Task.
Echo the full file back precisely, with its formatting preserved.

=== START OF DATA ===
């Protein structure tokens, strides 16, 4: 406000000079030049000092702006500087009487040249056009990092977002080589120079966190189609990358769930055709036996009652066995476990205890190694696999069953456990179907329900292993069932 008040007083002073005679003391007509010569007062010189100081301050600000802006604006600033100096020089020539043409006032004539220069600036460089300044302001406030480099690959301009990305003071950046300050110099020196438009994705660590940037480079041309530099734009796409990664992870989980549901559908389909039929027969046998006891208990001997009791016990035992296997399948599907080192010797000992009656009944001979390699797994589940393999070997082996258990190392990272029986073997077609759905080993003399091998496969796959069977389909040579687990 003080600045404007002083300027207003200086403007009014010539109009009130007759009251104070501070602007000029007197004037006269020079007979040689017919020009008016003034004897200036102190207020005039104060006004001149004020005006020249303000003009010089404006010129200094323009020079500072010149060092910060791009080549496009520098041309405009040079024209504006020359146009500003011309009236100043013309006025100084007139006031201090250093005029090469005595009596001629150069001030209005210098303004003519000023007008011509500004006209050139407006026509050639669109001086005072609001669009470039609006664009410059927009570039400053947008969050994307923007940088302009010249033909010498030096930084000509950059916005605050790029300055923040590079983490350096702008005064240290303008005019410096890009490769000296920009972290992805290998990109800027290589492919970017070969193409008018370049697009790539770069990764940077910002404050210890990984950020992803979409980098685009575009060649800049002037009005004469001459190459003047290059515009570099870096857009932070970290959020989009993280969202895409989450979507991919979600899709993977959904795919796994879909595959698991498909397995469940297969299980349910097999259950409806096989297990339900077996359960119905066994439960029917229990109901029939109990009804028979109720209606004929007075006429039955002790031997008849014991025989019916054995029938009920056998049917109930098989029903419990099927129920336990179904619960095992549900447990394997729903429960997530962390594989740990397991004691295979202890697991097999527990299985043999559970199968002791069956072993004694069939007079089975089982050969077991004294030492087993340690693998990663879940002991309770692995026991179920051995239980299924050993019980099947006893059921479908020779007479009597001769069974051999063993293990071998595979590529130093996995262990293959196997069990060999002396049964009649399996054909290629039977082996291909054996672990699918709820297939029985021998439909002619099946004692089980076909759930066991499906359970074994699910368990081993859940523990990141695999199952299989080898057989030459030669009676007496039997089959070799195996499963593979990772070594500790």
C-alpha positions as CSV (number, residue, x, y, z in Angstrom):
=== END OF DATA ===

């Protein structure tokens, strides 16, 4: 406000000079030049000092702006500087009487040249056009990092977002080589120079966190189609990358769930055709036996009652066995476990205890190694696999069953456990179907329900292993069932 008040007083002073005679003391007509010569007062010189100081301050600000802006604006600033100096020089020539043409006032004539220069600036460089300044302001406030480099690959301009990305003071950046300050110099020196438009994705660590940037480079041309530099734009796409990664992870989980549901559908389909039929027969046998006891208990001997009791016990035992296997399948599907080192010797000992009656009944001979390699797994589940393999070997082996258990190392990272029986073997077609759905080993003399091998496969796959069977389909040579687990 003080600045404007002083300027207003200086403007009014010539109009009130007759009251104070501070602007000029007197004037006269020079007979040689017919020009008016003034004897200036102190207020005039104060006004001149004020005006020249303000003009010089404006010129200094323009020079500072010149060092910060791009080549496009520098041309405009040079024209504006020359146009500003011309009236100043013309006025100084007139006031201090250093005029090469005595009596001629150069001030209005210098303004003519000023007008011509500004006209050139407006026509050639669109001086005072609001669009470039609006664009410059927009570039400053947008969050994307923007940088302009010249033909010498030096930084000509950059916005605050790029300055923040590079983490350096702008005064240290303008005019410096890009490769000296920009972290992805290998990109800027290589492919970017070969193409008018370049697009790539770069990764940077910002404050210890990984950020992803979409980098685009575009060649800049002037009005004469001459190459003047290059515009570099870096857009932070970290959020989009993280969202895409989450979507991919979600899709993977959904795919796994879909595959698991498909397995469940297969299980349910097999259950409806096989297990339900077996359960119905066994439960029917229990109901029939109990009804028979109720209606004929007075006429039955002790031997008849014991025989019916054995029938009920056998049917109930098989029903419990099927129920336990179904619960095992549900447990394997729903429960997530962390594989740990397991004691295979202890697991097999527990299985043999559970199968002791069956072993004694069939007079089975089982050969077991004294030492087993340690693998990663879940002991309770692995026991179920051995239980299924050993019980099947006893059921479908020779007479009597001769069974051999063993293990071998595979590529130093996995262990293959196997069990060999002396049964009649399996054909290629039977082996291909054996672990699918709820297939029985021998439909002619099946004692089980076909759930066991499906359970074994699910368990081993859940523990990141695999199952299989080898057989030459030669009676007496039997089959070799195996499963593979990772070594500790």
C-alpha positions as CSV (number, residue, x, y, z in Angstrom):